HOW TO CREATE SUCCESSFUL CIVIC AND NON-PROFIT PARTNERSHIPS: PART ONE
By Victoria Hostin, Canopy Advisor
Anyone reading this can find some aspect of life that rings true to Einstein’s wisdom. Whether you are parenting a child, hitting a tennis ball into the net over and over, or figuring out how to generate greater impact for your non-profit organization, the key to getting different results is to stop, reflect, and then make a change. That is much easier said than done, as change is known to be pretty hard. But, if you are feeling insane and looking for different results, stop and reflect on the concept of a partnership for your organization.
What makes a partnership a partnership?
Partnerships come in all different forms: from public-private partnerships with nuanced definitions to strategic alignments, collaborations and mergers between non-profits. No matter the form it takes, a successful partnership brings together organizations that have a common purpose and share in the rewards as well as the risks. For non-profits, partnerships often result in sharing funding, which may be cause for trepidation among non-profit administrators. Before you shut the door on the idea of a partnership, consider whether or not your organization will meet its mission more effectively and with better results – despite the possibility of sharing a part of your funding stream with a partner.
A mission driven process
Metaphorically, a mission statement is the “wind that brings you to the desired harbor, it guides your travel and powers your momentum.” Changing direction might not look like what you originally imagined for your organization, it might feel like you are loosing leverage or giving up a piece of the funding, but from the perspective of a funder, partnerships are attractive and reflect efficiencies in organizations. A community relations manager at a Denver area Fortune 500 company who reviews hundreds of grant applications noted, “I see seven to ten applications from organizations with nearly identical missions all applying for the same pot of money; it’s so competitive and I always wonder if they realize how much more effective they would be if they were working together.”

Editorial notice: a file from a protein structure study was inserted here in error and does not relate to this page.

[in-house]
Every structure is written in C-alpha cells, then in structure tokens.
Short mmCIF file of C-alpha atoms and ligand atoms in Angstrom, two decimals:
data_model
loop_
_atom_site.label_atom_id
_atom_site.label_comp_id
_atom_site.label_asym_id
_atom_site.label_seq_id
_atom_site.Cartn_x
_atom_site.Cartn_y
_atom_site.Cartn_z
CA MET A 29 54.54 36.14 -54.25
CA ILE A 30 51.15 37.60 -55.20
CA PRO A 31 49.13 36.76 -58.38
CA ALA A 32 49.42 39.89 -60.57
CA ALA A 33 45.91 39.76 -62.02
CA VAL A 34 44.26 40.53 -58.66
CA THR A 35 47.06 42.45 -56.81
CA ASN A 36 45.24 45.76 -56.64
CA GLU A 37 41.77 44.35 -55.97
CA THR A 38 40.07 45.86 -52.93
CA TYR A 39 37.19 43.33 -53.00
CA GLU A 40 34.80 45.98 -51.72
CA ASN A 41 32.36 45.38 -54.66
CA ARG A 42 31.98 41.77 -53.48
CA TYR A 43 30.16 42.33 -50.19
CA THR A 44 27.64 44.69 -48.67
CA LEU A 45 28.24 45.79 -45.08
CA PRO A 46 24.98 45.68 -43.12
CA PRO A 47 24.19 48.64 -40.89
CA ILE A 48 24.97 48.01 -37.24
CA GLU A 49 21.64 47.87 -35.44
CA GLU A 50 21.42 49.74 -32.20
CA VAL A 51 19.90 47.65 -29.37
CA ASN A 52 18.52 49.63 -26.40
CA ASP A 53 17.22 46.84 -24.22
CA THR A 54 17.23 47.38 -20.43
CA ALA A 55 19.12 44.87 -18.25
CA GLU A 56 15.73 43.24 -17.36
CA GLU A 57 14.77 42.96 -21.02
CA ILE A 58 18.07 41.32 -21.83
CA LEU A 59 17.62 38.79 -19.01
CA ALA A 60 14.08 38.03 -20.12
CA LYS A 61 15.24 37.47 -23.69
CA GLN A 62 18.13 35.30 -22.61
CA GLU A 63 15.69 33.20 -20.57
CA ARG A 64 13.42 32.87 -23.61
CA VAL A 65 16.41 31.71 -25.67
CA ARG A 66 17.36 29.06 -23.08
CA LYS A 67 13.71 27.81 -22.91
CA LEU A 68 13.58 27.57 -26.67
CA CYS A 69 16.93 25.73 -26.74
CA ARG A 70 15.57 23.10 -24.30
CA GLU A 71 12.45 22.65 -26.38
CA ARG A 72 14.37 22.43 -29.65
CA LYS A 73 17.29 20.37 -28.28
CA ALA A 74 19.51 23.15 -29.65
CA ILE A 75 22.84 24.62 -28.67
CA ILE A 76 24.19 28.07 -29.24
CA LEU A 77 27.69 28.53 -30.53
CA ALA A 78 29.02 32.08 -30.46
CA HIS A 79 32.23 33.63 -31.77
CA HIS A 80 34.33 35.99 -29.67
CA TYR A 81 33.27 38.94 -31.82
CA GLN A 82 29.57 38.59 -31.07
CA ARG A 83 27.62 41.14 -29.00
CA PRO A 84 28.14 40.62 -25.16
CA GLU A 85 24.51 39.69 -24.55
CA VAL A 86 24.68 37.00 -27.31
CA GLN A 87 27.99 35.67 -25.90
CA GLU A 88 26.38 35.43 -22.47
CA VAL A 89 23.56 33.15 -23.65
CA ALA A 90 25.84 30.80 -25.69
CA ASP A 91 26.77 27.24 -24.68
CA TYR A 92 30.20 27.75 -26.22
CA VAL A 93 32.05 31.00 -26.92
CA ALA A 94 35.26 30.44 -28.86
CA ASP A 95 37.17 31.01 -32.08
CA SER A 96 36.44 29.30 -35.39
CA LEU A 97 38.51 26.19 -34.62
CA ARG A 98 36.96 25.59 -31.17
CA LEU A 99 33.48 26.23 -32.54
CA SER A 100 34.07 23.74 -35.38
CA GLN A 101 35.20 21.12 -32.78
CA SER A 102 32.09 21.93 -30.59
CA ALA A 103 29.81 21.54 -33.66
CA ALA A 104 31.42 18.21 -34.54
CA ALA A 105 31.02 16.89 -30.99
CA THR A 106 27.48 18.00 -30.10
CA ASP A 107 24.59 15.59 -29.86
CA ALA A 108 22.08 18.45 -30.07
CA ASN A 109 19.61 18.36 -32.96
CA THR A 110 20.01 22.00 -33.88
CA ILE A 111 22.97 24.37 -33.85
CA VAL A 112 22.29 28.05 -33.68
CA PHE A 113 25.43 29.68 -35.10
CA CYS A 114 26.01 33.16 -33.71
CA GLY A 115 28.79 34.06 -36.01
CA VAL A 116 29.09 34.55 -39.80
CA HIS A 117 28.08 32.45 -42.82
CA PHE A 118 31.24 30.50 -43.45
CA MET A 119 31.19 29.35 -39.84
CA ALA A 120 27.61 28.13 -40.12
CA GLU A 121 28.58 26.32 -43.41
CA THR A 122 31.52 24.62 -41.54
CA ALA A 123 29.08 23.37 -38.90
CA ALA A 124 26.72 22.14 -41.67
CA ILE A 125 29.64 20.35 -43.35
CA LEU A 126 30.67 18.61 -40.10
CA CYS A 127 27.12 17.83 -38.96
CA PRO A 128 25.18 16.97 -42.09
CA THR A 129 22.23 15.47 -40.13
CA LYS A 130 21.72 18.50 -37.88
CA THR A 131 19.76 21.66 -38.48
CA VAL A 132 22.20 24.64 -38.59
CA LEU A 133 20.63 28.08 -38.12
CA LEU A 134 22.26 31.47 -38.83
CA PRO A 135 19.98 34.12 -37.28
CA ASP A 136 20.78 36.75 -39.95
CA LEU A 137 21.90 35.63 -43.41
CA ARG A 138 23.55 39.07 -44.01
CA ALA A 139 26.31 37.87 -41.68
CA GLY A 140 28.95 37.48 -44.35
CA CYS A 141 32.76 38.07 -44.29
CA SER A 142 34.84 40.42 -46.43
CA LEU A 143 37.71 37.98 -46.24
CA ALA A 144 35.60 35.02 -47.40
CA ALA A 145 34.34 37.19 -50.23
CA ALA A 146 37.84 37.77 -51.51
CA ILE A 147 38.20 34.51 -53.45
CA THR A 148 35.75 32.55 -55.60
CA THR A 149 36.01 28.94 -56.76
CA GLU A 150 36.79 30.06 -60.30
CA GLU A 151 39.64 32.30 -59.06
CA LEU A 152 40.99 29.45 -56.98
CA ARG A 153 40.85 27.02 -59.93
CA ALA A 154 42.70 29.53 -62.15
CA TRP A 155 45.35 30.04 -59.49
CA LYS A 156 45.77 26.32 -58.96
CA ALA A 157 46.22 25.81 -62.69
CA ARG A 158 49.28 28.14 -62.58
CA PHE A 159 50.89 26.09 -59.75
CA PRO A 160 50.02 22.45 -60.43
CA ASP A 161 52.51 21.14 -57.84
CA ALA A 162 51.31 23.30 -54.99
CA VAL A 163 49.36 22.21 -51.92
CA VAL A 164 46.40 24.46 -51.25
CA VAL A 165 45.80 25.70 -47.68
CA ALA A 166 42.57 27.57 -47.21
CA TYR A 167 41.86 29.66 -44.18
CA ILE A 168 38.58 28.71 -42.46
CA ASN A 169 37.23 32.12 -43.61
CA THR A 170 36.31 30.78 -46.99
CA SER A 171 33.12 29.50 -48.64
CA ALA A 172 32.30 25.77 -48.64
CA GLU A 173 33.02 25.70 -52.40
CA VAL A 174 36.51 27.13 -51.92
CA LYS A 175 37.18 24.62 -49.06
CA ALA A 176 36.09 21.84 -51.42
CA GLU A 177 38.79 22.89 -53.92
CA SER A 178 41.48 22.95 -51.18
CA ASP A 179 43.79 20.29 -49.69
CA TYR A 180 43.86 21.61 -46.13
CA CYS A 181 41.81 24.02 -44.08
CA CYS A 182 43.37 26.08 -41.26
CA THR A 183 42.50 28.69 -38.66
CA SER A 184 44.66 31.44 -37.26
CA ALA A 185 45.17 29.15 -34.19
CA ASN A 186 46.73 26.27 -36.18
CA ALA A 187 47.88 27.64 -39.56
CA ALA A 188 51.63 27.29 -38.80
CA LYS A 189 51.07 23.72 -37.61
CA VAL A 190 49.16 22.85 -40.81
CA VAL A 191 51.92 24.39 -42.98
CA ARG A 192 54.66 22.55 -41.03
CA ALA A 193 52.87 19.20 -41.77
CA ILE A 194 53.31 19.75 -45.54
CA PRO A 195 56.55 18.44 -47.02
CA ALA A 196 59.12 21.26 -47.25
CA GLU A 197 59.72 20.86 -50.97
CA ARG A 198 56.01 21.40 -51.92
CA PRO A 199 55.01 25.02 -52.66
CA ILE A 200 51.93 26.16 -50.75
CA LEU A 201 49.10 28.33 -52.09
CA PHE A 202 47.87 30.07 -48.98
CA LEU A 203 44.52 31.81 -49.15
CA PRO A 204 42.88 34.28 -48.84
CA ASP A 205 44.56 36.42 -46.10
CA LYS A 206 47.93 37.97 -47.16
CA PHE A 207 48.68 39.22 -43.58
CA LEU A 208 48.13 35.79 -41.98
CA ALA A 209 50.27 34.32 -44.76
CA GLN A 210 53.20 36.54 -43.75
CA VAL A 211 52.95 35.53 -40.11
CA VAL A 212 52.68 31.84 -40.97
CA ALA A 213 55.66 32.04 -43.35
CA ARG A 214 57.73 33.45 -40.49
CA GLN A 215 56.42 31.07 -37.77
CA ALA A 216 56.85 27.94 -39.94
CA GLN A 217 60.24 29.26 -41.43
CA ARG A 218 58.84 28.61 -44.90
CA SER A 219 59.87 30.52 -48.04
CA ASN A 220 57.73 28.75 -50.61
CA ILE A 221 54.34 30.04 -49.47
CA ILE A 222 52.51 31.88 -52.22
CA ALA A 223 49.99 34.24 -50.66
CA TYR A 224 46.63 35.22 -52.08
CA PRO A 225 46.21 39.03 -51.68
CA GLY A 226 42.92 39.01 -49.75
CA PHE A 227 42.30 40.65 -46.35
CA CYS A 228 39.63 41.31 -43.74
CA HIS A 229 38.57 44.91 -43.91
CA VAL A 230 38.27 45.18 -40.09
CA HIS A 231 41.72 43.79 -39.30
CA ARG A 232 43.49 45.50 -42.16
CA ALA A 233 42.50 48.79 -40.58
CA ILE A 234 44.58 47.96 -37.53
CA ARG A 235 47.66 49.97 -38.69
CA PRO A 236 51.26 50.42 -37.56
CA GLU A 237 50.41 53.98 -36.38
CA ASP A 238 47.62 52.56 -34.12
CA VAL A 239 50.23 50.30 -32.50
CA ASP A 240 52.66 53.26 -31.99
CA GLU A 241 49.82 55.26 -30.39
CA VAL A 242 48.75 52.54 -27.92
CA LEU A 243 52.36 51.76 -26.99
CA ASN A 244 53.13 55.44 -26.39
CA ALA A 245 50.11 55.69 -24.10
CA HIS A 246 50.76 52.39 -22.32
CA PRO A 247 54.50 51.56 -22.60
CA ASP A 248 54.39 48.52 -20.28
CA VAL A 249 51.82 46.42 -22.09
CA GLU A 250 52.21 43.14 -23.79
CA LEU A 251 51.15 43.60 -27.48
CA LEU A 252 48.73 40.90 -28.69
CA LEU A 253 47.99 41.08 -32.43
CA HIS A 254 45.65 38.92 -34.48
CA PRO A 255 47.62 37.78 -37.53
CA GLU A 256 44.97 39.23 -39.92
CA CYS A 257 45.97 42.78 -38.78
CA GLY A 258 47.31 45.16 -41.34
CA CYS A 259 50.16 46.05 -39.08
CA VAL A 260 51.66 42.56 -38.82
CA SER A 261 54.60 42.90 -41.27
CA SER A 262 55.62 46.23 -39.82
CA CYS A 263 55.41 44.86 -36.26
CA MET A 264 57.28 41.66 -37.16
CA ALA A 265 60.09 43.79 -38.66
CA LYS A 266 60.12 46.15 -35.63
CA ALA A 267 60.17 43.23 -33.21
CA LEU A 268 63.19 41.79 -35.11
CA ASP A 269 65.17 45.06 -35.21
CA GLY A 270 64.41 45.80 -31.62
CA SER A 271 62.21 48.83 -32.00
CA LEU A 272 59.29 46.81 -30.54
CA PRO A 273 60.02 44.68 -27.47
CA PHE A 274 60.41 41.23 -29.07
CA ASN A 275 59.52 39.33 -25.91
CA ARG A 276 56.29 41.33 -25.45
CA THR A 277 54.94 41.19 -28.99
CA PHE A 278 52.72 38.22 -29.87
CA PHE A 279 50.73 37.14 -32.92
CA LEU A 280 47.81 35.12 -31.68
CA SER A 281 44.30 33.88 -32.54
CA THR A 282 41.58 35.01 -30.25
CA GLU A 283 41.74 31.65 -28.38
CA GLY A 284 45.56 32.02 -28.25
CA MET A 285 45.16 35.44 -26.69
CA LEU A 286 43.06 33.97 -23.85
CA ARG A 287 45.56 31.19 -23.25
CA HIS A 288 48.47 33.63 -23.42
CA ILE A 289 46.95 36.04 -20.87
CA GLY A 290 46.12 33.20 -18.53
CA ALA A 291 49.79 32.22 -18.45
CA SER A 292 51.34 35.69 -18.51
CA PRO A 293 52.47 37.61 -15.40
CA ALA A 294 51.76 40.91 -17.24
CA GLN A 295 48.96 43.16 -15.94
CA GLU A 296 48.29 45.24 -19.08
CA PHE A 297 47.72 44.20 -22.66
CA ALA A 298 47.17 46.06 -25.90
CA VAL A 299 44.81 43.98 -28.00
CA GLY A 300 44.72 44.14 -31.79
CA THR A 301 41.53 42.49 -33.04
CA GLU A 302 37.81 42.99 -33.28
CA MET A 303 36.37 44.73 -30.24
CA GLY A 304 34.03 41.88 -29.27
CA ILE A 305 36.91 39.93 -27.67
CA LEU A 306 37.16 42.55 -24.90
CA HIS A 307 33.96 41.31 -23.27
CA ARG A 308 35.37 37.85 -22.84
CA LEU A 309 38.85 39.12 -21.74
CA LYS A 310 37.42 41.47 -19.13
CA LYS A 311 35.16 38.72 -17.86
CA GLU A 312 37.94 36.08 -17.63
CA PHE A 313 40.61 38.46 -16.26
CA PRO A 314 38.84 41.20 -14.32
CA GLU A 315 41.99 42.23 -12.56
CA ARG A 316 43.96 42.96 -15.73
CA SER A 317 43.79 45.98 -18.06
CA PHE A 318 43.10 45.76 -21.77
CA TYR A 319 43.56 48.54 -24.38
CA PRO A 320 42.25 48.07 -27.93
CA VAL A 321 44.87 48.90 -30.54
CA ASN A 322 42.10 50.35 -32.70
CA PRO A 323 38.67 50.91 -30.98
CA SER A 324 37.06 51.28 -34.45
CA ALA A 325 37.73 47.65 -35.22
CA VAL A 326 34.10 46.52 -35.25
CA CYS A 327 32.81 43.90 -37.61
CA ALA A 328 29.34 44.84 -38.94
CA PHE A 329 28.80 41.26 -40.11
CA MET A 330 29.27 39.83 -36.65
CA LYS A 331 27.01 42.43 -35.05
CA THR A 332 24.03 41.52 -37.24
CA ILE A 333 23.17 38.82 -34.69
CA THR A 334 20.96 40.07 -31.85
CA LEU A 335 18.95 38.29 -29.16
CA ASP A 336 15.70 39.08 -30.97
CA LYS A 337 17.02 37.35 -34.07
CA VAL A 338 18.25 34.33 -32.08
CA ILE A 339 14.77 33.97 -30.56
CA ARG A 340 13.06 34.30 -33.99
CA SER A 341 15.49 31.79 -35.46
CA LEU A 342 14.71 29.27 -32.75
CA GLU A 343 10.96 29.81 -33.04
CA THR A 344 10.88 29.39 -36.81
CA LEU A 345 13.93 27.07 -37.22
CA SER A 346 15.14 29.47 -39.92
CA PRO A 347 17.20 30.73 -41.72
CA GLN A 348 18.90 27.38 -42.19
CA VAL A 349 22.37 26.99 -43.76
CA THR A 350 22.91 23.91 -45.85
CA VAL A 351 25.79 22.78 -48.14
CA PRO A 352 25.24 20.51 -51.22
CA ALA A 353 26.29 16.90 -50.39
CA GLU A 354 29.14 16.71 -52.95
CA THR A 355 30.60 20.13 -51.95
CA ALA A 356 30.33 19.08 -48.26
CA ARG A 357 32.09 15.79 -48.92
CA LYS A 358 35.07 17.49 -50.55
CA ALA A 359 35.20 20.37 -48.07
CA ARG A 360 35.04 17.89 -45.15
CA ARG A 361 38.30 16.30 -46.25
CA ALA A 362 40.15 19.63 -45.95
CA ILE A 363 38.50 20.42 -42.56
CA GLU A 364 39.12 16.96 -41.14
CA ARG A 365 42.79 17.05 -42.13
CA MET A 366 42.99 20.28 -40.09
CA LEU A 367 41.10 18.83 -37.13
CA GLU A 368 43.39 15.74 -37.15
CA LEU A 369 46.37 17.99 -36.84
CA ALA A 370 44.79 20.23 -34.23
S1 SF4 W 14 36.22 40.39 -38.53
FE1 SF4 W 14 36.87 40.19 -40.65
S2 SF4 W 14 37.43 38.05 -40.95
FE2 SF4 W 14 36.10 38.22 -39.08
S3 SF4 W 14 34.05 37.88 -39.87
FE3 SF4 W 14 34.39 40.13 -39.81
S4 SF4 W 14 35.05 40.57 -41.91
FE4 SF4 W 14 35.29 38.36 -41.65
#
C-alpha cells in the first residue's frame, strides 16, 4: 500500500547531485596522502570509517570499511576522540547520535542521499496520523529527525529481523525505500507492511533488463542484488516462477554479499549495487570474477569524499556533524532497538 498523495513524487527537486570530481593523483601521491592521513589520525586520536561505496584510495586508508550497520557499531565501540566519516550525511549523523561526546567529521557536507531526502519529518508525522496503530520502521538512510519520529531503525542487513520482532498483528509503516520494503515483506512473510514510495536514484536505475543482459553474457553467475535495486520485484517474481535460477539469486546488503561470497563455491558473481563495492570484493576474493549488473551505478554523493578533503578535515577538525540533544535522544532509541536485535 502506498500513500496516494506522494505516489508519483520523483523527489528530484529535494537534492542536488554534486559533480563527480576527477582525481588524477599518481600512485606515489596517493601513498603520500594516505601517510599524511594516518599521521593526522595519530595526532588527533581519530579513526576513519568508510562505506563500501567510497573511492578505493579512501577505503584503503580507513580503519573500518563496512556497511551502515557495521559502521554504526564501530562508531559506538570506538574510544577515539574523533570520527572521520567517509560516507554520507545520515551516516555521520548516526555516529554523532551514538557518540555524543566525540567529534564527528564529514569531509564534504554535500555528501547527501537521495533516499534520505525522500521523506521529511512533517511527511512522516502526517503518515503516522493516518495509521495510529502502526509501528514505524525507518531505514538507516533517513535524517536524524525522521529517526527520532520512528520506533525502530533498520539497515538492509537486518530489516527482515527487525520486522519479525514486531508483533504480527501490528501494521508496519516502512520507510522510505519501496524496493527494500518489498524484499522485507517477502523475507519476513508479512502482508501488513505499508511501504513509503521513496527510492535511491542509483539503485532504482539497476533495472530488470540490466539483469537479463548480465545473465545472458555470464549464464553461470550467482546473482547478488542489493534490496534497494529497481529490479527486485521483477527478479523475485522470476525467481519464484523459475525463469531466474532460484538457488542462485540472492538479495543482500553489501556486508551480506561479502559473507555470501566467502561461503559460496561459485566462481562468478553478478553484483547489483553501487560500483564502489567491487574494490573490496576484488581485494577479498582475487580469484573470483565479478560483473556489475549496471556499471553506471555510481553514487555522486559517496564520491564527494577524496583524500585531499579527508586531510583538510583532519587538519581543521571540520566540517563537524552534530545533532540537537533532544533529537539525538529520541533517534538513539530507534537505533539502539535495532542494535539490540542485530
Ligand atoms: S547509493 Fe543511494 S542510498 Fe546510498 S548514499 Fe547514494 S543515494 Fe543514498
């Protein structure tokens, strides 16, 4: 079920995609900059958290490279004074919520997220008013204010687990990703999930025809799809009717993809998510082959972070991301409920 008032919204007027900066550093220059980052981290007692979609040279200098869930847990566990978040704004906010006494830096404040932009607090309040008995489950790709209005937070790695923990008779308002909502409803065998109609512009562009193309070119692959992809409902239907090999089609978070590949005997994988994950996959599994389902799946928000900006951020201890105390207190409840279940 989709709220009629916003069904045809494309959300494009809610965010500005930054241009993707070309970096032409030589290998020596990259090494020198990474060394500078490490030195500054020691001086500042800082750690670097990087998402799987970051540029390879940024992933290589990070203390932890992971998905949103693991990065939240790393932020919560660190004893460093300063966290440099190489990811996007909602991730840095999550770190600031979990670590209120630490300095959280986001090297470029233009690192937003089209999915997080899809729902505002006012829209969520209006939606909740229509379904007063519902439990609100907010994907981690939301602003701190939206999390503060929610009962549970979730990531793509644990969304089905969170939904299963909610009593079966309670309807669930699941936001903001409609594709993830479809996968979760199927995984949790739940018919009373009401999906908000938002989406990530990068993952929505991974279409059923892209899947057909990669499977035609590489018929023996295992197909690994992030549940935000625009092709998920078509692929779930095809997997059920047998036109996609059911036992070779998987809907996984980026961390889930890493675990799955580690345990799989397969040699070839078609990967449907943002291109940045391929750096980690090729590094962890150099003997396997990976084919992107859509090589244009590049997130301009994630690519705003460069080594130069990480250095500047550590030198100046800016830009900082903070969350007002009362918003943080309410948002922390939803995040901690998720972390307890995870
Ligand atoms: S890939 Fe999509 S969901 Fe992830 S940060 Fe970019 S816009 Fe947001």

Creating efficiencies in an organization can often translate to a fundamental restructuring of staff. A perfect example of this is an award winning public-private partnership between the City of Centennial, Colorado and CH2M Hill, an environmental and engineering consulting company headquartered in Centennial. Under the direction of Mayor Cathy Noon, Centennial has pursued a “contract city” policy. In 2008, Centennial public works director, David Zelenok, led the partnership initiative to completely outsource all of Centennial’s public works to the private sector. This partnership model has been nationally recognized and ultimately led to the elimination of Mr. Zelenok’s position as public works director. He now serves as the Chief Innovation Officer for the city of Centennial and spends his time, “instilling a culture of ‘thinking outside the box’” and seeking opportunities “that lead to partnerships and unique ways of structuring or restructuring the basic functions of our government.”
The unexpected partner